small hub motors

Does anyone know where to buy a small hub motor and wheel? I am looking for something in the 8 to 14 inch range and maybe about 10 to 20 watts.
Google only seems to turn up bicycle hub motors that only go down to 250 watts 10 180 watts.
The robot is for a friend of mine who has MS. He has trouble moving simple stuff, like a cup of coffee, from one room to another.
thanks Bob Smith
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Bob:
You might try to find a motor and hub at:
<http://banebots.com/
If you do not like the motor selection, you might try:
<http://www.anaheimautomation.com/
I've never bought anything from them, but they seem to have a fairly broad selection of motors.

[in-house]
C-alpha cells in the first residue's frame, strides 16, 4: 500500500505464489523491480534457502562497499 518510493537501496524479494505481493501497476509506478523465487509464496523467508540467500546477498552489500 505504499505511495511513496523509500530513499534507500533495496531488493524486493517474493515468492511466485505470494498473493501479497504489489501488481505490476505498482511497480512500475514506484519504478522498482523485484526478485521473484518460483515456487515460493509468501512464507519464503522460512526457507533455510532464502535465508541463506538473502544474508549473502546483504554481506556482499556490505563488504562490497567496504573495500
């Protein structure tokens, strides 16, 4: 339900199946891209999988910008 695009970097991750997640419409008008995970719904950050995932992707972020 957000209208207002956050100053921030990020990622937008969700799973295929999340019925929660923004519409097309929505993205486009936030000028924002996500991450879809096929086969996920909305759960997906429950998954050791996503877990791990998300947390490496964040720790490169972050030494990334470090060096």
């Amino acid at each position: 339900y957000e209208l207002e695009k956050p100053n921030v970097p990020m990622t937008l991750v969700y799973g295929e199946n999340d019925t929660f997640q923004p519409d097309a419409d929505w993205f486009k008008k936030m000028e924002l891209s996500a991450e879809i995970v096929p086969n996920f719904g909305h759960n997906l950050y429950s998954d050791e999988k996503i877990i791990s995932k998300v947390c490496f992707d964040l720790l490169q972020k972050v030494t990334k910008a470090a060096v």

-Wayne
Bob Smith wrote:

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Wayne C. Gramlich wrote:

Thanks, Wayne. I'm looking specifically for "hub motor" not a motor and hub. Hub motors are pretty popular for bicycles and are reasonably prices but are too big for this project. Maybe there is just not enough of a market for what I'm hoping to find.
thanks Bob Smith
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Bob Smith wrote:

Sorry 'bout that. I never heard that distinction before. When I Googled "hub motor" I got a whole bunch of hits, so now I understand the difference.
-Wayne
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Bob Smith wrote:

The best I've found so far is at http://www.goldenmotor.com / Click on "Hub Motor". More power and weight than I'd like but the size and price are right. I wonder if I can modify these so the wheel is cantilevered and not on a fork.
Bob
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Bob Smith wrote:

Their wheel chairs did not use a fork. So I suspect that there is some way to do it. I'm not sure if it will work with specific one you are looking at tho'.
-Wayne